dc.titlePractice-Academic Partnership for Team Training to Enhance Patient Safetyen_GB
dc.identifier.urihttp://hdl.handle.net/10755/203272-
dc.description.abstract(Summer Institute) PROBLEM: Evidence-based interdisciplinary team training holds great promise to improve clinical education and overcome the disconnect between education and practice. There is an urgent need for standardized training for interprofessional team communication that moves easily from academic to practice settings. EVIDENCE: Communication failures are a leading cause of sentinel events, including preventable patient deaths, and account for 80% of adverse events1. In response to a national call for improved patient safety, a standardized team training program, Team Strategies and Tools to Enhance Performance and Patient Safety (TeamSTEPPS™), was developed based on 20+ years of human factors research and teamwork principles noted in high-reliability organizations2. STRATEGY: TeamSTEPPS training was accomplished through academic-practice partnering as follows: (1) Master Training, (2) Demonstration unit staff training, (3) TeamSTEPPS coursework embedded into nursing curricula, (4) Extended full-day workshop for clinicians and faculty (nursing and medical). Pre and post-test questionnaires were used to assess unit staff training outcomes. PRACTICE CHANGE: Change in educational methods was facilitated by co-training interprofessional clinicians and faculty in TeamSTEPPS strategies. TeamSTEPPS tools and principles were adopted on the demonstration unit also embedded into unit orientation and the school of nursing curricula. EVALUATION: Four levels of evaluation were measured with surveys, observations or quality indicators. Changes in core curricula content, development, approval, and offering of interprofessional elective courses, and development and programming of high fidelity simulation scenarios were also assessed. RESULTS: To date, clinicians and faculty have achieved 32 Master Trainings and 80 advanced or fundamental trainings. Clinicians and faculty are engaging collaboratively to train hospital staff. TeamSTEPPS tools are integrated in student coursework. RECOMMENDATIONS: Spread of TeamSTEPPS training should occur across all units of the demonstration hospital and across all local hospitals. Clinicians and faculty should partner to teach students. LESSONS LEARNED: Engage key stakeholders early and often. Success of the program is largely dependent on buy-in from leaders at all levels of the organization. BIBLIOGRAPHY: 1.Institute of Medicine (IOM). (2000). To Err is Human: Building a Safer Health System. National Academy Press (NAP). 2. AHRQ (2008). TeamSTEPPS National Implementation Project. http://teamstepps.ahrq.gov. [© Academic Center for Evidence-Based Practice, 2011. http://www.acestar.uthscsa.edu]en_GB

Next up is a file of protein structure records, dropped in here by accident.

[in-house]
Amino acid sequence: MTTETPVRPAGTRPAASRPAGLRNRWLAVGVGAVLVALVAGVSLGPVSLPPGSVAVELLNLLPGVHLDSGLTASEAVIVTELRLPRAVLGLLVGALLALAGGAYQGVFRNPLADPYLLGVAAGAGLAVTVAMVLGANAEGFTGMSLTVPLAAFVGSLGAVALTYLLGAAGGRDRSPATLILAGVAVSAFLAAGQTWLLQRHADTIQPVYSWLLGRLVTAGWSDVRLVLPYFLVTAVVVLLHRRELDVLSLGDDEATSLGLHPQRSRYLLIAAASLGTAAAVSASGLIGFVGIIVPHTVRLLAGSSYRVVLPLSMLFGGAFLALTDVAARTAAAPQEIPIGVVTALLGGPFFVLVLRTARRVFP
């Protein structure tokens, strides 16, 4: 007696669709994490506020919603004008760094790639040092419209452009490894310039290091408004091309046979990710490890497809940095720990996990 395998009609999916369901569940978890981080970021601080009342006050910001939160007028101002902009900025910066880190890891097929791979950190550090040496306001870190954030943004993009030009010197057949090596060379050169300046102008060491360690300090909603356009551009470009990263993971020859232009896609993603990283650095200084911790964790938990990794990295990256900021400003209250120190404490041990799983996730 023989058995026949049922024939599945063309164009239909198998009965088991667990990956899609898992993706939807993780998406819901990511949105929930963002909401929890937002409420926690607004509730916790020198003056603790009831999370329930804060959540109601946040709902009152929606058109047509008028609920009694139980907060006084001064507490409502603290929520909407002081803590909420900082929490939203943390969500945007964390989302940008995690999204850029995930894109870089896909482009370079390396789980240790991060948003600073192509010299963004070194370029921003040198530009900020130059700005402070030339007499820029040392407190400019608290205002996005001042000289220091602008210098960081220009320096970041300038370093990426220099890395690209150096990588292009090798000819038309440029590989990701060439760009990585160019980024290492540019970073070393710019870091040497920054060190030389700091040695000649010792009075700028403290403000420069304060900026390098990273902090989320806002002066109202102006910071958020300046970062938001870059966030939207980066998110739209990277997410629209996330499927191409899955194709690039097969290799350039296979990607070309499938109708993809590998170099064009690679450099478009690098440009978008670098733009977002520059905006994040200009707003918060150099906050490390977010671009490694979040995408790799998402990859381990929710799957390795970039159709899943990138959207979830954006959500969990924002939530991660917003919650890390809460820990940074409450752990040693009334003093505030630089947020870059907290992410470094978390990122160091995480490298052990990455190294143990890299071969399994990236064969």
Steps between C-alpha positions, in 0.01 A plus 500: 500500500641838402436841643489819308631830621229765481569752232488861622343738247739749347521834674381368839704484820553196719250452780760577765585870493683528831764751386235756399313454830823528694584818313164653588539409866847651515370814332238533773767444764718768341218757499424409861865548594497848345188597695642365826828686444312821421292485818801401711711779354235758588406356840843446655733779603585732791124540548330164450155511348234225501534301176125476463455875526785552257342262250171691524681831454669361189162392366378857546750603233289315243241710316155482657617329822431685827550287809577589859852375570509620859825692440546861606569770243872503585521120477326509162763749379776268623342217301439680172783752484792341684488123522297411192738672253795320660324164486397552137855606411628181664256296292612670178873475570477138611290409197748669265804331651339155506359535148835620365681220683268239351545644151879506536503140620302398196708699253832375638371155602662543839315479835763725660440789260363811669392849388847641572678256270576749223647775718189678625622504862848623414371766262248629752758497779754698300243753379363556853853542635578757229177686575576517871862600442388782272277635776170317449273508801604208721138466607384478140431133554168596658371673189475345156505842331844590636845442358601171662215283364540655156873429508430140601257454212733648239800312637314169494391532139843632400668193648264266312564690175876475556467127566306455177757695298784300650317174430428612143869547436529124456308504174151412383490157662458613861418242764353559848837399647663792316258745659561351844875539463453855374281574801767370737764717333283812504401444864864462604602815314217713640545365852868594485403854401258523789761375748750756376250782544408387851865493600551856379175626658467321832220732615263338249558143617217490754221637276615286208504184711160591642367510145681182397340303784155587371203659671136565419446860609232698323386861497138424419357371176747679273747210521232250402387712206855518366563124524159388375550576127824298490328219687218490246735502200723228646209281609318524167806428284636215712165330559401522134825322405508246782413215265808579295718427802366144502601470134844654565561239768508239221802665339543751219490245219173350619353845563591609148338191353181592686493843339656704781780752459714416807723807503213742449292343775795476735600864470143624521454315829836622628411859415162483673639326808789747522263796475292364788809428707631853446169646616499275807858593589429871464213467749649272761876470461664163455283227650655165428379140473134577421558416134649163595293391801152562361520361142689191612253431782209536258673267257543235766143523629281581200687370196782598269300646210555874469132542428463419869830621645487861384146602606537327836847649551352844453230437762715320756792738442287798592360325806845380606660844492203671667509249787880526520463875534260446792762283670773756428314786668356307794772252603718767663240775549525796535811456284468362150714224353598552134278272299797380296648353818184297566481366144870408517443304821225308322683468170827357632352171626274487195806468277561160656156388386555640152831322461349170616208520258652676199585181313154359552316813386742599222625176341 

dc.subjectTeam Trainingen_GB
dc.subjectPatient Safetyen_GB
dc.date.available2012-01-16T11:07:07Z-
dc.date.issued2012-01-03en_GB
dc.date.accessioned2012-01-16T11:07:07Z-
dc.description.sponsorshipUTHSCSA Summer Instituteen_GB